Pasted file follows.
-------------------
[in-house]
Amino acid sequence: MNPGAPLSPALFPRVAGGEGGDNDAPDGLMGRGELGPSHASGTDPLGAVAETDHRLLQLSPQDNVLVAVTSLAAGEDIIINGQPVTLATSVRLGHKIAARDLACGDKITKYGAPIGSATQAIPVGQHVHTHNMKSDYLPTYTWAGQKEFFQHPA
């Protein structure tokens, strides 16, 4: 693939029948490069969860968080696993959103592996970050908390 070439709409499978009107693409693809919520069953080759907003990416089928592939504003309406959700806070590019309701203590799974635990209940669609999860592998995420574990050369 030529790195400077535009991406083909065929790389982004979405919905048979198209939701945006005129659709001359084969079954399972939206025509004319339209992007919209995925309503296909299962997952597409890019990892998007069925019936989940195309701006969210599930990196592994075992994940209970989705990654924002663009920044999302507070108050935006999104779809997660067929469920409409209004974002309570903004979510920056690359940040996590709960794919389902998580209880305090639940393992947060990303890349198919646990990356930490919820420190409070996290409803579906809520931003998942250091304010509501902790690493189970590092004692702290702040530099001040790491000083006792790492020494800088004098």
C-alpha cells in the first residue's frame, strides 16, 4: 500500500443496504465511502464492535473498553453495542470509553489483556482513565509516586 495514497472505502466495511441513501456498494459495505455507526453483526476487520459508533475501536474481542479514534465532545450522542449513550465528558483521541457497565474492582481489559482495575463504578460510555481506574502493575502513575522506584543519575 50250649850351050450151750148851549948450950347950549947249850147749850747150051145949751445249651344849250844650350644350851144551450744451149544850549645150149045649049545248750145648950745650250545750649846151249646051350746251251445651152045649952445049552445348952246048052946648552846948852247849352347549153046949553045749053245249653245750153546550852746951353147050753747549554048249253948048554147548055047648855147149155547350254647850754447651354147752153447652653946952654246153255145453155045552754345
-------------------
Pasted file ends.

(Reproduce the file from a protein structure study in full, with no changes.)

[in-house]
Amino acid sequence: MNPGAPLSPALFPRVAGGEGGDNDAPDGLMGRGELGPSHASGTDPLGAVAETDHRLLQLSPQDNVLVAVTSLAAGEDIIINGQPVTLATSVRLGHKIAARDLACGDKITKYGAPIGSATQAIPVGQHVHTHNMKSDYLPTYTWAGQKEFFQHPA
């Protein structure tokens, strides 16, 4: 693939029948490069969860968080696993959103592996970050908390 070439709409499978009107693409693809919520069953080759907003990416089928592939504003309406959700806070590019309701203590799974635990209940669609999860592998995420574990050369 030529790195400077535009991406083909065929790389982004979405919905048979198209939701945006005129659709001359084969079954399972939206025509004319339209992007919209995925309503296909299962997952597409890019990892998007069925019936989940195309701006969210599930990196592994075992994940209970989705990654924002663009920044999302507070108050935006999104779809997660067929469920409409209004974002309570903004979510920056690359940040996590709960794919389902998580209880305090639940393992947060990303890349198919646990990356930490919820420190409070996290409803579906809520931003998942250091304010509501902790690493189970590092004692702290702040530099001040790491000083006792790492020494800088004098």
C-alpha cells in the first residue's frame, strides 16, 4: 500500500443496504465511502464492535473498553453495542470509553489483556482513565509516586 495514497472505502466495511441513501456498494459495505455507526453483526476487520459508533475501536474481542479514534465532545450522542449513550465528558483521541457497565474492582481489559482495575463504578460510555481506574502493575502513575522506584543519575 50250649850351050450151750148851549948450950347950549947249850147749850747150051145949751445249651344849250844650350644350851144551450744451149544850549645150149045649049545248750145648950745650250545750649846151249646051350746251251445651152045649952445049552445348952246048052946648552846948852247849352347549153046949553045749053245249653245750153546550852746951353147050753747549554048249253948048554147548055047648855147149155547350254647850754447651354147752153447652653946952654246153255145453155045552754345